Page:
Dispersal and new colony formation in wild naked mole-rats: evidence against inbreeding as the system of mating
Author: Braude S.
Source: Behavioral Ecology, Volume 11, Number 1, January 2000 , pp. 7-12(6)
Publisher: Oxford University Press
Early field work on naked mole-rats, Heterocephalus glaber, suggested that small colonies are rare and that colonies can only form by fissioning of existing colonies. Many researchers expected that this would result in extreme inbreeding and high relatedness within colonies and would thus explain the evolution of eusociality in naked mole-rats. Here I report evidence of dispersers and outbreeding in colonies of wild naked mole-rats that suggests that inbreeding is not the system of mating for this species and that outbreeding is probably frequent. Wild dispersers have the same morphology as was reported for dispersers in laboratory colonies. Low levels of genetic variation in previous molecular genetic studies of naked mole-rats probably result from the viscous population structure typical of fossorial rodents.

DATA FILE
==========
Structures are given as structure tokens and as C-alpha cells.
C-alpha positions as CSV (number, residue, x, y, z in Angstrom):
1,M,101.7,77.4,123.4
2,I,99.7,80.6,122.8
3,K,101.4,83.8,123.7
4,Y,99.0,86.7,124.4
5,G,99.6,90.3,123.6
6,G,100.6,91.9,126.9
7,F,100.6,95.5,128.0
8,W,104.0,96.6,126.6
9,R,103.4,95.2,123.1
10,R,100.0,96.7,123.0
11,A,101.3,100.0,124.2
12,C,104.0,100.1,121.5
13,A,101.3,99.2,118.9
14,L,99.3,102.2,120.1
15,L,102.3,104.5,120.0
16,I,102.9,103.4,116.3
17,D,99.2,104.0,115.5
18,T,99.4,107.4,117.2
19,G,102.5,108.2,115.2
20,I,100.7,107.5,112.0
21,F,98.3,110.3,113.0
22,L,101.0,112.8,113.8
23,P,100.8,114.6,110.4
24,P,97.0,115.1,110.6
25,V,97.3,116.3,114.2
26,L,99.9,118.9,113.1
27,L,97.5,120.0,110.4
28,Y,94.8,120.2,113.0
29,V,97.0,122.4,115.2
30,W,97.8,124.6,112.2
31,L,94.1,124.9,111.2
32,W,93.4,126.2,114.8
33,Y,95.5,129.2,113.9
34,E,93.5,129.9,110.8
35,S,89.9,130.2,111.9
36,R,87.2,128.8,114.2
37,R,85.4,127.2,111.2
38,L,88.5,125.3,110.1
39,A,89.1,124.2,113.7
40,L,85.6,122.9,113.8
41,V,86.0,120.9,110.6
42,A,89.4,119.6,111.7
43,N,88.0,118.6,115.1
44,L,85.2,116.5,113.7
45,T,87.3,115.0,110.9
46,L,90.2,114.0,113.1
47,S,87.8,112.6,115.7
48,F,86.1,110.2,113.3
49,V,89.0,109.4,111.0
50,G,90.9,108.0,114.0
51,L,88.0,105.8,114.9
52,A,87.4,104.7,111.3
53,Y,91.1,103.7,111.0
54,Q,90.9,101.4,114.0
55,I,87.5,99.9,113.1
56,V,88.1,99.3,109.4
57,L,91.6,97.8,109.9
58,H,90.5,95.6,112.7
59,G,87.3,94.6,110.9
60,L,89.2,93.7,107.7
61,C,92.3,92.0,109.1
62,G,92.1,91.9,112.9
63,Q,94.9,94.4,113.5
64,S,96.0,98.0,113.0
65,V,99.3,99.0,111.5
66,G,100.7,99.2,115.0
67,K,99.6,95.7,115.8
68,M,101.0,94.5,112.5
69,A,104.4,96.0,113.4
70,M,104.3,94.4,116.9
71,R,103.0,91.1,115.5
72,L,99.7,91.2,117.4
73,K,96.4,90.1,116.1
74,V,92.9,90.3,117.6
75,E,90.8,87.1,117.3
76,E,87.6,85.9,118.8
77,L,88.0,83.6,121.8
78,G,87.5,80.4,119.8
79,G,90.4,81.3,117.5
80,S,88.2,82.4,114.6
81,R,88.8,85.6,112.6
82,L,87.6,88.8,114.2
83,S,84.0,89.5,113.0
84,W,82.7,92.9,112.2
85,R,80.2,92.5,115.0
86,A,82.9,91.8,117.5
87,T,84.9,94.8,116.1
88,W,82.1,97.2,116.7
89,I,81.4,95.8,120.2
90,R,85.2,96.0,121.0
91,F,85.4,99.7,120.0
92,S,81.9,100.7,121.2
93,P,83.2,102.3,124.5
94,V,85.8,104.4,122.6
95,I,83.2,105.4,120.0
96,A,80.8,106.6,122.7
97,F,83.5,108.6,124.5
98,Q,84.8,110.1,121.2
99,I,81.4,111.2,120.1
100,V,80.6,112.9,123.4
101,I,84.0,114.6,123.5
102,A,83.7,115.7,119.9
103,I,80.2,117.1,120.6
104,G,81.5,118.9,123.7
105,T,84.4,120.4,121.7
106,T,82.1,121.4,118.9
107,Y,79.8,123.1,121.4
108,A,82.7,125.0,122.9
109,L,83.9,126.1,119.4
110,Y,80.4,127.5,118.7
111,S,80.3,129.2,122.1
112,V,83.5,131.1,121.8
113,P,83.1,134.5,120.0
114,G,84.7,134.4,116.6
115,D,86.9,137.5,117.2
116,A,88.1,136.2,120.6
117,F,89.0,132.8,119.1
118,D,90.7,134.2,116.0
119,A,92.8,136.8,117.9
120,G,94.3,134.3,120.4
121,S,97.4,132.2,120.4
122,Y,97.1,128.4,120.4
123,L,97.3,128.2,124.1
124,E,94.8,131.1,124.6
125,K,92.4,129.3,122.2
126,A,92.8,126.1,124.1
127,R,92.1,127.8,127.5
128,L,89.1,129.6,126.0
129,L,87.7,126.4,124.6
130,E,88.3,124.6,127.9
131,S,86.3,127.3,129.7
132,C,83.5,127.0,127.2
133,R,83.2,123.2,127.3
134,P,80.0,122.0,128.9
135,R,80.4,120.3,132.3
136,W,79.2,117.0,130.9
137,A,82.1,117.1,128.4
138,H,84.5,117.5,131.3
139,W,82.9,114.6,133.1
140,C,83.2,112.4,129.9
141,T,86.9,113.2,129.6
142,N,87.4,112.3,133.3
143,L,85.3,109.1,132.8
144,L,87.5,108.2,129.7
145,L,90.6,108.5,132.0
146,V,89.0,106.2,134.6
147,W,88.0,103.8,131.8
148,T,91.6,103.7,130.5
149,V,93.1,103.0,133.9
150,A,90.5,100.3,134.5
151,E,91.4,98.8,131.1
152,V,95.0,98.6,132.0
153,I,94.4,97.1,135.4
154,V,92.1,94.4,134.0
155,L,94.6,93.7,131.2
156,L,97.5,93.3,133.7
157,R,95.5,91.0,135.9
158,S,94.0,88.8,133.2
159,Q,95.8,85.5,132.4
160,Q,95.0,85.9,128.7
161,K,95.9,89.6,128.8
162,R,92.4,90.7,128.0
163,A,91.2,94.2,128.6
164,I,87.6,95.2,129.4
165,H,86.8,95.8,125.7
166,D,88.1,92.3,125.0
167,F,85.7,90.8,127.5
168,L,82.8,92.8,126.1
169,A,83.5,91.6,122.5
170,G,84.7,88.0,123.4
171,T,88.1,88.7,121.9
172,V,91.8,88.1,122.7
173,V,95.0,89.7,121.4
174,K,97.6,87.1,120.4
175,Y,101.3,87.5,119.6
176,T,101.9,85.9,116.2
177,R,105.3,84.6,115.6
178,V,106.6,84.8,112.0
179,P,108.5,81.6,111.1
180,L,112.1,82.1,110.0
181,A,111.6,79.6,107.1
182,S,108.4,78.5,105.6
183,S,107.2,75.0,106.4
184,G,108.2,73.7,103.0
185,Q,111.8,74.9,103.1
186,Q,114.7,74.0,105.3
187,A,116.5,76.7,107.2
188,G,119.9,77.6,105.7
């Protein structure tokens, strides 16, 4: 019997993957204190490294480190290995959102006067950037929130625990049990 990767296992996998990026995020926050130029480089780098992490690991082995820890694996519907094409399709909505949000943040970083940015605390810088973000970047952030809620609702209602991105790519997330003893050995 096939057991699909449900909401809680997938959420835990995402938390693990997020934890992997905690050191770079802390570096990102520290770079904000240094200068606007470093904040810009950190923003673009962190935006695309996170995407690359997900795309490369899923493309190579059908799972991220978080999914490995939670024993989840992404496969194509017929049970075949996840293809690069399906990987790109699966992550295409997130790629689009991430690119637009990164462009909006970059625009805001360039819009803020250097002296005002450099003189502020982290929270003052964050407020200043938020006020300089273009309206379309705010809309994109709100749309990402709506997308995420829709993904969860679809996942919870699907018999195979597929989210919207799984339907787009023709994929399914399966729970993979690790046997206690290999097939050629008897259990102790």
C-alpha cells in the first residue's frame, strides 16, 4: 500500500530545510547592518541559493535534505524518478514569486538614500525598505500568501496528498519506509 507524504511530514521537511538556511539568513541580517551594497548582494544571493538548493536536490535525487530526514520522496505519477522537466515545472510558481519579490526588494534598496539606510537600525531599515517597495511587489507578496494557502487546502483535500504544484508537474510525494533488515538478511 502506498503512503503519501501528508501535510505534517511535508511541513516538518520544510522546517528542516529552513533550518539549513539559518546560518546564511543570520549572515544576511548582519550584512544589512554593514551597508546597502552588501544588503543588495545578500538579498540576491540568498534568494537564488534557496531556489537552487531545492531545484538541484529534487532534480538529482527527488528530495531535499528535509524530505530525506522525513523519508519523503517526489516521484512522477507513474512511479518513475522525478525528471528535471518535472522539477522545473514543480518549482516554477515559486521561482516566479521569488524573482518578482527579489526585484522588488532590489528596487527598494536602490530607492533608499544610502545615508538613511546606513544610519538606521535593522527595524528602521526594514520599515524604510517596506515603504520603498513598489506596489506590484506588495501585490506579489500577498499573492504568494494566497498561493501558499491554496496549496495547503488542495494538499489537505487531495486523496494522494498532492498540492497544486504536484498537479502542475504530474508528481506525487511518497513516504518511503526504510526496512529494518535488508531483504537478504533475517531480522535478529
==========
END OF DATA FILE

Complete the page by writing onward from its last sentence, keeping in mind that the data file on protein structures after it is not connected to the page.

Document Type: Original article
Affiliations: e-mail: email@example.com Biology Department, Washington University, St Louis, MO 63130, USA and The International Center for Tropical Ecology, University of Missouri-St Louis, St Louis, MO 63121, USA Correspondence to: Biology Department, Washington University, One Brookings Drive, Box 1137, St Louis, MO 63130, USA
Publication date: 2000-01-01
- Bringing together significant work on all aspects of the subject, Behavioral Ecology is broad-based and covers both empirical and theoretical approaches. Studies on the whole range of behaving organisms, including plants, invertebrates, vertebrates, and humans, are included.